OBJECTIVE The aetiopathogenesis of the primary systemic vasculitides (PSV) is unknown but includes both environmental and genetic factors. The development of classification criteria/definitions for PSV allows comparison of the epidemiology between different regions.
METHODS The same methods and the American College of Rheumatology (1990) criteria or Chapel Hill definitions were used to compare the epidemiology of Wegener's granulomatosis, Churg-Strauss syndrome, microscopic polyangiitis, and polyarteritis nodosa in Norwich (east England population 413 500) and Lugo (northwest Spain population 204 100). Patients with PSV were identified between 1 January 1988 and 31 December 1998.
RESULTS Overall, the incidence of PSV in adults was almost equal in Norwich (18.9/million) and Spain (18.3/million). The incidence of Wegener's granulomatosis in Norwich (10.6/million) was greater than in Spain (4.9/million). There was a marked age-specific increase in incidence in Norwich with a peak age 65–74 years (52.9/million), but a virtually equal age distribution between ages 45 and 74 in Lugo (34.1/million). There was no significant increase with time in either population, or evidence of cyclical changes in incidence.
CONCLUSION These data support the suggestion that environmental factors may be important in the pathogenesis of PSV.
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The primary systemic vasculitides (PSV—Wegener's granulomatosis (WG), Churg-Strauss syndrome (CSS), microscopic polyangiitis (MPA), polyarteritis nodosa (PAN)) are a group of rare conditions characterised by inflammation and necrosis of blood vessel walls. The aetiopathogenesis of these conditions is poorly understood, but environmental and genetic factors are important. Clues to environmental factors can be obtained by comparing the incidence in different regions of the world, looking for clusters both in time and space and for associations with infectious disease. Pointers towards a genetic component come from studies of the human leucocyte antigen (HLA) type of patients, familial occurrence, and differences in incidence in various ethnic groups. The recent development of agreed classification criteria and definitions1-4 enables comparison of studies from different groups. Anecdotal evidence suggests that WG is more common in northern Europe, whereas MPA is believed to show the opposite trend. We previously reported data on the epidemiology of PSV in our two populations5 ,6 using different methods. This study aimed at comparing directly the incidence of PSV over an 11 year period in two different regions of Europe using the same methods and classification criteria.
Patients and methods
The study was hospital based in two regions of Europe—Norwich Health Authority (NHA) Norfolk, UK (latitude 52°N), and Hospital Xeral-Calde, Lugo, Spain (43°N). The NHA provided administrative services to a group of general practices covering a population of 413 500. Patients were included if they were registered with one of these practices. Hospital services were provided by a single institution—Norfolk and Norwich Hospital. In Lugo the Hospital Xeral-Calde is the only referral centre for a population of almost 250 000 people and serves a defined population. The studies were both performed between 1 January 1988 and 31 December 1998. Patients with vasculitis diagnosed before or after the study period were excluded.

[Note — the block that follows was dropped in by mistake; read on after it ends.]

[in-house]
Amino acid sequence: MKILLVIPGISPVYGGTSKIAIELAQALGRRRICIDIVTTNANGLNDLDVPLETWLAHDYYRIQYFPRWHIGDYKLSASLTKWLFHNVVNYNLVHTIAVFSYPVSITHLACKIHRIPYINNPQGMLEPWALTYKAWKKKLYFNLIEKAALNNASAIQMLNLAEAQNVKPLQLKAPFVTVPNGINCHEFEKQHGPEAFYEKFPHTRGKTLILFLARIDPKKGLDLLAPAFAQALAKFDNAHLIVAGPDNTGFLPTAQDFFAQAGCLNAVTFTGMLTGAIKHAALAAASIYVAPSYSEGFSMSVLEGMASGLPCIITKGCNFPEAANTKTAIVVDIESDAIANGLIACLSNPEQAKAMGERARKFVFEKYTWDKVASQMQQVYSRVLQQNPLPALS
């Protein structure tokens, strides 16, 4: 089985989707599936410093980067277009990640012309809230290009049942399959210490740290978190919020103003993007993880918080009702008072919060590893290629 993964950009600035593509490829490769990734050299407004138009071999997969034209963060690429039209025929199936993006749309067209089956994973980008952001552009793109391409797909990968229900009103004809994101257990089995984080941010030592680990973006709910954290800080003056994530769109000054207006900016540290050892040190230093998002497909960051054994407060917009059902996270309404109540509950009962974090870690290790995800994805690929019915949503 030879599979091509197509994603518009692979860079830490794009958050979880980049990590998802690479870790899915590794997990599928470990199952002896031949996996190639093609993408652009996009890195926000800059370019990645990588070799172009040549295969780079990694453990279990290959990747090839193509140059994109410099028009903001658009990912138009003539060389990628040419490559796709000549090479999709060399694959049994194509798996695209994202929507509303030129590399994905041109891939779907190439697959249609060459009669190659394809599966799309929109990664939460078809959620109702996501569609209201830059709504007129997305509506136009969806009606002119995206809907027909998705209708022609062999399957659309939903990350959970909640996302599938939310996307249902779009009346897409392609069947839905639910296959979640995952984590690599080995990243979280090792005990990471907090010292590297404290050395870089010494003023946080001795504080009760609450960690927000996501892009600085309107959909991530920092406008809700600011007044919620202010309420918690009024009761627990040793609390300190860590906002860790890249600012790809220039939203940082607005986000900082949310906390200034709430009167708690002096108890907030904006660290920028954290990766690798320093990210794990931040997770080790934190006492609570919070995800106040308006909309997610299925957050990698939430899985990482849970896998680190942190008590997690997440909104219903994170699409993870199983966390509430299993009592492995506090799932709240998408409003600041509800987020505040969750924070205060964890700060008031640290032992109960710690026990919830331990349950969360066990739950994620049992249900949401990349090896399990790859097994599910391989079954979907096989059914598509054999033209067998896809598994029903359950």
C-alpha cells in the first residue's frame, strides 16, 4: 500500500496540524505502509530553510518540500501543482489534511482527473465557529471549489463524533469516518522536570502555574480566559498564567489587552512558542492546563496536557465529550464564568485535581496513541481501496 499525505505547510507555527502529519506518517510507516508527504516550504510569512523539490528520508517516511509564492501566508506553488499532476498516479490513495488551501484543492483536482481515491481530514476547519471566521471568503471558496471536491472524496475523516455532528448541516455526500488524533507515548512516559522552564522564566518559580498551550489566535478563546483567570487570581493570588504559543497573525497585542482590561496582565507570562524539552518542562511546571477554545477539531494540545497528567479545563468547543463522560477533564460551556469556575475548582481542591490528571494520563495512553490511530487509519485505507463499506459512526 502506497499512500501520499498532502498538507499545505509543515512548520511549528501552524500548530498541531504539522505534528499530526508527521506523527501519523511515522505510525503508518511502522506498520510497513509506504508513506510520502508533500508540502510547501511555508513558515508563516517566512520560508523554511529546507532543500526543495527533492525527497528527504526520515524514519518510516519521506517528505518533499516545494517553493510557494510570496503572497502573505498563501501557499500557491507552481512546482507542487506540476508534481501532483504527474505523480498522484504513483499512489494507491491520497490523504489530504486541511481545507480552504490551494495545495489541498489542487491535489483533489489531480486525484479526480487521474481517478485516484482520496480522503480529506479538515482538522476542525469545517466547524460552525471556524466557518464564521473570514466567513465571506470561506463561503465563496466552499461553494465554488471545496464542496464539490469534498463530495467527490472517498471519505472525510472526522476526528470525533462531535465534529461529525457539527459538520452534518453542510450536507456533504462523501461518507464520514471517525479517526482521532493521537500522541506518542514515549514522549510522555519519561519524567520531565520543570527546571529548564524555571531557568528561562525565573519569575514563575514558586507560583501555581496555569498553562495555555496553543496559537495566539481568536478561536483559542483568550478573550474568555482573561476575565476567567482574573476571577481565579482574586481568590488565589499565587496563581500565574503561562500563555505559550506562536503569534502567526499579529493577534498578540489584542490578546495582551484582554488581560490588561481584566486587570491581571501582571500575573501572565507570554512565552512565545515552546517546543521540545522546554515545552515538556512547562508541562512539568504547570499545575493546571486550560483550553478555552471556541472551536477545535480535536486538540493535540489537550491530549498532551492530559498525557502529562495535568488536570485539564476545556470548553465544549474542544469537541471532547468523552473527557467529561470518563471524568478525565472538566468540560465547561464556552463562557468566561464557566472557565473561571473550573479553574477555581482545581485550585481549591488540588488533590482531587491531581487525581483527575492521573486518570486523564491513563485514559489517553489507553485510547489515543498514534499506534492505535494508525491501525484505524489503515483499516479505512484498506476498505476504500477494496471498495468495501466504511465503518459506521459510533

The American College of Rheumatology (ACR) criteria for PAN,1 WG,2 and CSS3 were used to classify all patients. The Chapel Hill Consensus Conference (CHCC) definitions were applied to all patients.4 Patients who failed to fulfil any of these criteria were not included, nor were patients with other types of vasculitis.
In 1992 the adult (>15 years) population in Norwich was 413 500 (men 200 000, women 213 500). The population has now increased and in 1997 was 429 000 (men 207 000) owing to slight net immigration. The population turnover is about 3–4% each year. The population includes a higher number of patients who are aged >65 years old (21.5%) compared with the national average for England and Wales (17.8%). The population is 98% Caucasoid, and one third live within 5 km of the city centre. The adult population of Lugo in 1992 was 204 100 (men 99 900, women 104 200). The population fell by 6000 between 1980 and 2000. There is little immigration or emigration. The population contains 21.3% aged >65 years of age. The population is Caucasoid of Celtic origin and 21% live within the city.
Age-specific and sex-specific incidence rates were calculated using the number of incident cases as the numerator and the population as the denominator. Incidence rates were compared for the periods 1988–92 and 1993–98. To investigate whether there were any cyclical peaks a rolling three year centred average was calculated. 95% Confidence intervals (95% CI) were calculated assuming that the number of observed cases followed the Poisson distribution.